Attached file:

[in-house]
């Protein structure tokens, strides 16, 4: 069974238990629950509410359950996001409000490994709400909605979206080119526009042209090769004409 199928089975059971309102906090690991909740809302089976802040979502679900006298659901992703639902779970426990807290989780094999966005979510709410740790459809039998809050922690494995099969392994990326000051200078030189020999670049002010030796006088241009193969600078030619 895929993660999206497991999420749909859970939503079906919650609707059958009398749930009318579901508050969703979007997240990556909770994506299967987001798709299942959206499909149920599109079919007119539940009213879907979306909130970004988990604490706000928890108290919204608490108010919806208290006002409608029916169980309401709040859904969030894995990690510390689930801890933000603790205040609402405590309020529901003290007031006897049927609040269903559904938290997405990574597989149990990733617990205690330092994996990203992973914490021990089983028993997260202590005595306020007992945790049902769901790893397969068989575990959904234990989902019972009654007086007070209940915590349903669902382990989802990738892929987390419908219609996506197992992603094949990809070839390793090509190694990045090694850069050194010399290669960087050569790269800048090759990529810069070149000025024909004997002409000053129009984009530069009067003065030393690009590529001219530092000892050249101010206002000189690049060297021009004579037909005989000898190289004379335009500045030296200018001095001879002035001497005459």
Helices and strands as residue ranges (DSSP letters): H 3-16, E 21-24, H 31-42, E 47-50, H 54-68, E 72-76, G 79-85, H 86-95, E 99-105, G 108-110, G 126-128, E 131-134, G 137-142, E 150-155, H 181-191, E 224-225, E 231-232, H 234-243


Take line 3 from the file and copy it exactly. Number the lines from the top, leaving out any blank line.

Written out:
Helices and strands as residue ranges (DSSP letters): H 3-16, E 21-24, H 31-42, E 47-50, H 54-68, E 72-76, G 79-85, H 86-95, E 99-105, G 108-110, G 126-128, E 131-134, G 137-142, E 150-155, H 181-191, E 224-225, E 231-232, H 234-243